Hundreds of schools in the nation's largest cities are sitting empty as education officials struggle to sell these potentially valuable properties that are a drain on school district finances, according to a study released Monday.
In the dozen cities the Pew Charitable Trusts reviewed, some 327 schools were sitting idle last year and for sale. That means those properties — typically nestled in residential neighborhoods — are costing districts that still have to keep them secure, insured and heated. Meanwhile, the financially strapped districts are not collecting taxes on some prime real estate to fund the schools that do survive.
"We still have school police officers and engineers in the building to make sure it's not a dangerous location," Philadelphia schools spokeswoman Deirdre Darragh.
But with more parents choosing charter schools or private options, the need for these aging public buildings has shrunk in cities. Pew researchers anticipated the number of for-sale buildings will swell in coming years as school districts consolidate their facilities in response to tighter budgets and more families moving out of the cities and into the suburbs.
In Philadelphia alone, 37 schools are set to be closed next year in what would be one of the nation's largest closings. That follows the sale of 11 buildings already and another six that are on the market.
Nationally, the data foretells a shift as public school officials take on added roles of real estate agent, auctioneer or landlord. Some districts have turned to real estate brokers for help while others have accepted lower bids simply to get the buildings off their books. Some, such as Detroit, manage their real estate marketing internally with two staffers.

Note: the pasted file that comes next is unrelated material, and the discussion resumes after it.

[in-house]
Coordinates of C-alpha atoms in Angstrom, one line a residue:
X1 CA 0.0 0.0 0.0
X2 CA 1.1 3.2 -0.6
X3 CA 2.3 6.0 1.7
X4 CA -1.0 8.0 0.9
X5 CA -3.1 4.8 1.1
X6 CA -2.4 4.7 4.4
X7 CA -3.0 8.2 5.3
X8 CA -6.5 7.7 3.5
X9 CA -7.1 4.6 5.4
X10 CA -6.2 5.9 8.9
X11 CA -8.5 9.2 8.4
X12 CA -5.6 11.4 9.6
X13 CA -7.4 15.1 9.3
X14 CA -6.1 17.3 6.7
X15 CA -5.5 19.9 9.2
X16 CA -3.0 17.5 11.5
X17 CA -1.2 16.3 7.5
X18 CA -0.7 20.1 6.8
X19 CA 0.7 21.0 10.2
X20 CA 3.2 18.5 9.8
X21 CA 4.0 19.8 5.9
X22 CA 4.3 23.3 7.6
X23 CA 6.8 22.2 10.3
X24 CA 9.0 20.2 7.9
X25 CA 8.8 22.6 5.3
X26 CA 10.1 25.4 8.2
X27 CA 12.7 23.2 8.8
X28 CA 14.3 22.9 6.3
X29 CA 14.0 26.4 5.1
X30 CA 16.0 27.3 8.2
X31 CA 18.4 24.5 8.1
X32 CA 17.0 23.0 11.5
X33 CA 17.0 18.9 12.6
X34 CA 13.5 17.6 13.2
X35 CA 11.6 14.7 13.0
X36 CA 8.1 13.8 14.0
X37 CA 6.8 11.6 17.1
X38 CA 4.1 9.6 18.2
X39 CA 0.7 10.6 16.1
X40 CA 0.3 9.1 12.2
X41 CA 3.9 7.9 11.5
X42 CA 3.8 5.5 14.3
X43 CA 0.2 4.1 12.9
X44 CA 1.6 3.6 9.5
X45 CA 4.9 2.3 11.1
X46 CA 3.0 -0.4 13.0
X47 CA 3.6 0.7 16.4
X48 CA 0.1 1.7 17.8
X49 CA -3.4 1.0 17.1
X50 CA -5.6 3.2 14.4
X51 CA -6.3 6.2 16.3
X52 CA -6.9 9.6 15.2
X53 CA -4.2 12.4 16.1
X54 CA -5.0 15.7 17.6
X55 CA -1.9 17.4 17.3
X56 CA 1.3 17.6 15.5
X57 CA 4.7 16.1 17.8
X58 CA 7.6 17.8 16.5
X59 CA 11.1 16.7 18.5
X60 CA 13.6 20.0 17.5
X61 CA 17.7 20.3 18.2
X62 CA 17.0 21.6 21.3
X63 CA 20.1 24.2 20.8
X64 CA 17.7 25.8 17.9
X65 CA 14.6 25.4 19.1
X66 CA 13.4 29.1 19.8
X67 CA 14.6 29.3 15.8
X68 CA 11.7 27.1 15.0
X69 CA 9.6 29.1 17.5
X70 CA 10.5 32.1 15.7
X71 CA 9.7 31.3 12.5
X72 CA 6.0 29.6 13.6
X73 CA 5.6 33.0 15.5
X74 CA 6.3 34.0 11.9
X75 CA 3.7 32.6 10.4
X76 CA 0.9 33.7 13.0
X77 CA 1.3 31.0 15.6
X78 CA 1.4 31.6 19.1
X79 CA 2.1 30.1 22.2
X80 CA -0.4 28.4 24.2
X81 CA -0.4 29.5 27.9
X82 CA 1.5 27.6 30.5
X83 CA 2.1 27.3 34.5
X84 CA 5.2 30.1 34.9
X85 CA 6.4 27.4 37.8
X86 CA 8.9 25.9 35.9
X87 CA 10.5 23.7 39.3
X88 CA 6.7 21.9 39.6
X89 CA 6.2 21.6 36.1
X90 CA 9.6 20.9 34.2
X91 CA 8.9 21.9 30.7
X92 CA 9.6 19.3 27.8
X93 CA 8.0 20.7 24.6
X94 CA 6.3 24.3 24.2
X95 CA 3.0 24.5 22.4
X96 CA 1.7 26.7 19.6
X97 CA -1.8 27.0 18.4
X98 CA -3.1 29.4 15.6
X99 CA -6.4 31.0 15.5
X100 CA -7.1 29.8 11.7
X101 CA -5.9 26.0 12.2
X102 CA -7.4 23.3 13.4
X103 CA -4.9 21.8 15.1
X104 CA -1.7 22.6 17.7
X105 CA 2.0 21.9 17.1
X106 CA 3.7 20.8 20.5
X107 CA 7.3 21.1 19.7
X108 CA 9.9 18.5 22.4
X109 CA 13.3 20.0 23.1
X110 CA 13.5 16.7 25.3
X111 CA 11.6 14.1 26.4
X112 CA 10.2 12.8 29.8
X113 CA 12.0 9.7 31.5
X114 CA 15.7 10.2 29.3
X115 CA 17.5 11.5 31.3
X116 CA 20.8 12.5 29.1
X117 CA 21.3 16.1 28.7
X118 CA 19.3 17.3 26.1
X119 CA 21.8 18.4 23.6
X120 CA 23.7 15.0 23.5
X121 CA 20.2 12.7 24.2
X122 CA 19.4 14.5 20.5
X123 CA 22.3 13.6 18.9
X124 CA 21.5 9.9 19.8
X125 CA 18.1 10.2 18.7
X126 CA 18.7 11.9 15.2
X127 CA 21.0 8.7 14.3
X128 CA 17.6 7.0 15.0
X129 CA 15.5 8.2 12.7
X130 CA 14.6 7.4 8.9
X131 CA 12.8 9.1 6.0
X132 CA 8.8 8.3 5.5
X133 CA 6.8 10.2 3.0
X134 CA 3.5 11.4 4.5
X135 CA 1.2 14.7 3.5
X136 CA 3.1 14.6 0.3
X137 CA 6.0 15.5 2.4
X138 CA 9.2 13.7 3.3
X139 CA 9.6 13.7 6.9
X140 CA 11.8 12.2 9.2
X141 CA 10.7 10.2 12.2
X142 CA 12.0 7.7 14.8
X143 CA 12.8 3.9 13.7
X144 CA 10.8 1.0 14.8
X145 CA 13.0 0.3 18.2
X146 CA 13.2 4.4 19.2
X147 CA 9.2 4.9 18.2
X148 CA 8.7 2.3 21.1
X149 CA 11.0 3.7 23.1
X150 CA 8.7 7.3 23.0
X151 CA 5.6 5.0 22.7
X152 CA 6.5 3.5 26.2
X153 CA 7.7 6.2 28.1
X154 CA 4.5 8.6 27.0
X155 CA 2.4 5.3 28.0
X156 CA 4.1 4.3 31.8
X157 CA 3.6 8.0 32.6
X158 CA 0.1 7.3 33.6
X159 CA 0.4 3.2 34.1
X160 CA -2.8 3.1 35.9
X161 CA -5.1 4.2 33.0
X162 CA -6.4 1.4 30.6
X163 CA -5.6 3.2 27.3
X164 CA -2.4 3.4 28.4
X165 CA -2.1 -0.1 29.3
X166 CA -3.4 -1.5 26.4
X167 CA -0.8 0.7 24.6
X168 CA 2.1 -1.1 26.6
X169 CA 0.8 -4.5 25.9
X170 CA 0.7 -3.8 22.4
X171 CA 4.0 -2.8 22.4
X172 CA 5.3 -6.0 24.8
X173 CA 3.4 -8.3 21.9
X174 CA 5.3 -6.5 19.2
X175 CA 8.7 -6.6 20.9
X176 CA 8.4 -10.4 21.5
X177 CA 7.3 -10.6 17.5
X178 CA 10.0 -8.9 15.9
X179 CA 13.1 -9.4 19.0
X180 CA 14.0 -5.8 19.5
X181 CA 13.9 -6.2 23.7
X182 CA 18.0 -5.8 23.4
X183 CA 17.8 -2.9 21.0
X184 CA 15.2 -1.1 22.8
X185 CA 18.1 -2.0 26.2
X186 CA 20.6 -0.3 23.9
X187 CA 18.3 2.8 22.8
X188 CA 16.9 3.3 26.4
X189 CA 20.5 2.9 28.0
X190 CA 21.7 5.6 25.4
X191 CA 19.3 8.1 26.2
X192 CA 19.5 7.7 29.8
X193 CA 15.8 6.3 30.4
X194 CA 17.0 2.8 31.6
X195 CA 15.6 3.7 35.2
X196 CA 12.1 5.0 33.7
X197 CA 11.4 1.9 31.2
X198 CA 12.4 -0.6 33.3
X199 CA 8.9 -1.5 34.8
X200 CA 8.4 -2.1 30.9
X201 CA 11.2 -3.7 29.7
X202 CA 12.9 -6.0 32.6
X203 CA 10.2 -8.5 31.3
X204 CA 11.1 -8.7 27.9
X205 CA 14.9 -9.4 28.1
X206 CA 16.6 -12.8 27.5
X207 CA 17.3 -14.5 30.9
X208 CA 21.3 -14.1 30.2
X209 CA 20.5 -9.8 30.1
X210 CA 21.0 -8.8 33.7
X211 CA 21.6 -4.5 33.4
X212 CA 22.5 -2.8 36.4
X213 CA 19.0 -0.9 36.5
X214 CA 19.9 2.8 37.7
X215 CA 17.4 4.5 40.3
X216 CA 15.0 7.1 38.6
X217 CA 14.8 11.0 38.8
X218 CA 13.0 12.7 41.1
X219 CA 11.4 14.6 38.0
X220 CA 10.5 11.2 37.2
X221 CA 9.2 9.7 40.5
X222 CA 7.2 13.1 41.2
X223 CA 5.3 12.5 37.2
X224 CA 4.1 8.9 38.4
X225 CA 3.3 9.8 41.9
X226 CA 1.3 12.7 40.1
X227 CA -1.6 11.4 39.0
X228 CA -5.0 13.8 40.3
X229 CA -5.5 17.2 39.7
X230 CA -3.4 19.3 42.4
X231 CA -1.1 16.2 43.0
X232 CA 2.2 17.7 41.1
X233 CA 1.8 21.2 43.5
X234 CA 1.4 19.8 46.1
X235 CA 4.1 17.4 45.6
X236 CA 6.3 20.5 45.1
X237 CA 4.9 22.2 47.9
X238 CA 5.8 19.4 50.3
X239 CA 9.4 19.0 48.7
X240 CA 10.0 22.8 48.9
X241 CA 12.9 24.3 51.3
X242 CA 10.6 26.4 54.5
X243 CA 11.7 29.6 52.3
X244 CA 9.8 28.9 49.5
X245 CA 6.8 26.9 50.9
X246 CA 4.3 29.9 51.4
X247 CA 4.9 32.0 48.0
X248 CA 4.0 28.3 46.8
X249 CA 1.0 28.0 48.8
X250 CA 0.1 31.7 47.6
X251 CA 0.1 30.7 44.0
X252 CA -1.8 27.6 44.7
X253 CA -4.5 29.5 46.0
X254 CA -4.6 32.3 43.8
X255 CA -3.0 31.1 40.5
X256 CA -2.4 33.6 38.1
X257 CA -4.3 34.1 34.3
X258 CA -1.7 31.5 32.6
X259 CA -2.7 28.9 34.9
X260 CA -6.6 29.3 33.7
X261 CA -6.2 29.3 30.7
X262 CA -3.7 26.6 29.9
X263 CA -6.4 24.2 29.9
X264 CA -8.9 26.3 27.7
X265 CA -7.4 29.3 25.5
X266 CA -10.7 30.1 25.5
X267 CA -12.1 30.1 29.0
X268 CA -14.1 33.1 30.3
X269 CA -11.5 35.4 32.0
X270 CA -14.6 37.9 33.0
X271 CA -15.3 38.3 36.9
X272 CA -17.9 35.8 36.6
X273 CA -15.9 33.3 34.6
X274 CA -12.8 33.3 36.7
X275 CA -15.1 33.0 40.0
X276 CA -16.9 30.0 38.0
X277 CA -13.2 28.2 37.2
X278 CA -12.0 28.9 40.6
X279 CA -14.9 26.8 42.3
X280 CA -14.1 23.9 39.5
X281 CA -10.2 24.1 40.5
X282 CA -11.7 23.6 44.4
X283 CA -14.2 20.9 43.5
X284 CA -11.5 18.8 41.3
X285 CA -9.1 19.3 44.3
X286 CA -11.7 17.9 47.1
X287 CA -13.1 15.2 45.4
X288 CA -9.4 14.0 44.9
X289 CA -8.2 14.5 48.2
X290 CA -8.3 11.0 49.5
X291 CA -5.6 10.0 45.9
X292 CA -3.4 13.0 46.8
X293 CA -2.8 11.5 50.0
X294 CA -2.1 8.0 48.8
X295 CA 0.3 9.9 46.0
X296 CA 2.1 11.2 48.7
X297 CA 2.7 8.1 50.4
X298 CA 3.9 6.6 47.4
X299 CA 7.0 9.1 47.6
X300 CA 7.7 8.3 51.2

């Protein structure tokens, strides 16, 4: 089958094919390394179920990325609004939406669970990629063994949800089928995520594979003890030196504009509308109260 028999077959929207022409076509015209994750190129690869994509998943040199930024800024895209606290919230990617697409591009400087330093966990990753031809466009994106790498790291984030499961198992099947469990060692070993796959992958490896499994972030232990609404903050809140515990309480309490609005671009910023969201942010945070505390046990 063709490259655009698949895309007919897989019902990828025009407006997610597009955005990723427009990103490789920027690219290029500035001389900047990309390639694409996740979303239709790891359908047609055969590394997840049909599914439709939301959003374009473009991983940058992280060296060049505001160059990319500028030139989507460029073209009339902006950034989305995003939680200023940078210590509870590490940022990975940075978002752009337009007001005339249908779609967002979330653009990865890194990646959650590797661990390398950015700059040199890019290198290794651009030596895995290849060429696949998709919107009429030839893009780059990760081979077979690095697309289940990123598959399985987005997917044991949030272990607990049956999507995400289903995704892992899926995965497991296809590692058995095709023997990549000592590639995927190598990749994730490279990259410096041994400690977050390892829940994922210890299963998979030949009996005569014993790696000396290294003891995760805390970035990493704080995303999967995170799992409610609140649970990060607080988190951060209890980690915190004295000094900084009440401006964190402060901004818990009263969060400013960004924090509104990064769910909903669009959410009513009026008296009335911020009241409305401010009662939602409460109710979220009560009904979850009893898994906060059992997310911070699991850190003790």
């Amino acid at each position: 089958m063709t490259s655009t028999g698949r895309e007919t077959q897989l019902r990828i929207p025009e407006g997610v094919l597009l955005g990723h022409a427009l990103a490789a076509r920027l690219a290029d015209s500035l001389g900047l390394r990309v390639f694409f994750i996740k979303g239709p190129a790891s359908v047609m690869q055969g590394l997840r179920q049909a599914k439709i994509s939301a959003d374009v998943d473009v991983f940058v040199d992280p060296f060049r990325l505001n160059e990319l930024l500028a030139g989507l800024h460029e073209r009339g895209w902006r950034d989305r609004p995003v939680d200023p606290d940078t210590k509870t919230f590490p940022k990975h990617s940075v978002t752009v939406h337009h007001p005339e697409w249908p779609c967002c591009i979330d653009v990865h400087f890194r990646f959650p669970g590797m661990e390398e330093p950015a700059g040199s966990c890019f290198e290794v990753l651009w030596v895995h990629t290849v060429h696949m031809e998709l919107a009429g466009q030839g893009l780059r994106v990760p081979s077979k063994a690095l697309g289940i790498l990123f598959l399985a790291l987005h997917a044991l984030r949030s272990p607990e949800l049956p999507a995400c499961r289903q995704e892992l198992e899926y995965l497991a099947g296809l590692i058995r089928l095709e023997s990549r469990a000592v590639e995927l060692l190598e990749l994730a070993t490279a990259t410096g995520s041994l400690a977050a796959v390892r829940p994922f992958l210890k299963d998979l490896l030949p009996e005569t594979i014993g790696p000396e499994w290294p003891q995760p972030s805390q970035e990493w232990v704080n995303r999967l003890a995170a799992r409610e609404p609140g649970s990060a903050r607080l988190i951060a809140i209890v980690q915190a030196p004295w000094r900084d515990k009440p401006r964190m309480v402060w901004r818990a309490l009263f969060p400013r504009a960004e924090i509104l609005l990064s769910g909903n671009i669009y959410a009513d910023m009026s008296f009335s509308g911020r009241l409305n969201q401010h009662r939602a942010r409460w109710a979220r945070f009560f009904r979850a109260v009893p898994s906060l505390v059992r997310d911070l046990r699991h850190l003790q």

"Typically, they're not just set up to sell and manage real estate," said Pew researcher Emily Dowdall.
And it's not always easy to sell these schools, which were built decades ago for very specific uses.
Since 2005, Detroit has either sold or leased 63 of its buildings but still has 124 former schools on the market. A sharp decline in the city's population, as well as a 31 percent growth in charter school enrollment since 2005, prompted the one-time manufacturing hub to overhaul where it is teaching its students.
Detroit is hardly alone.
The District of Columbia has sold or leased 40 of its buildings, largely to charter schools, since 2005. Cincinnati did the same with 27 of its schools. Cleveland has found new uses for 25 of its buildings.
Even so, Cleveland still has 27 up for grabs and bulldozed seven others to turn those sites into parks.
The number of idle buildings does not include properties that the districts are holding on to but are not using. Cleveland, for instance, kept several buildings at the ready to fill in for others they plan to renovate in the future, officials there said.
Even for districts that are able to sell unused buildings, they seldom are getting their full value. For example, Cincinnati auctioned 11 buildings and a piece of land for $3.5 million. The county auditor valued the property at almost $31 million.
Most buildings, Pew found, sell for between $200,000 and $1 million.
Some 42 percent of the schools Pew reviewed found a second act as a charter school. Ohio, Georgia and Washington have laws that require districts to let charter operators make a bid on a closed school before anyone else, easing the way for those schools.
One of biggest challenges for districts looking to unload excess property is that many of these buildings were built to accommodate hundreds of students — not tenants. And many have been vacant for more than a decade and appear abandoned.
In a few cases, the schools have been completely gutted and transformed. One Detroit school was made into a recording studio. Another in Milwaukee is set to become a community center. In Pittsburgh, one building became a technology center focused on environmentally friendly jobs.
Pew's study looked at school systems in Washington, Atlanta, Chicago, Cincinnati, Cleveland, Detroit, Kansas City, Mo., Milwaukee, Philadelphia, Pittsburgh, St. Louis and Tulsa.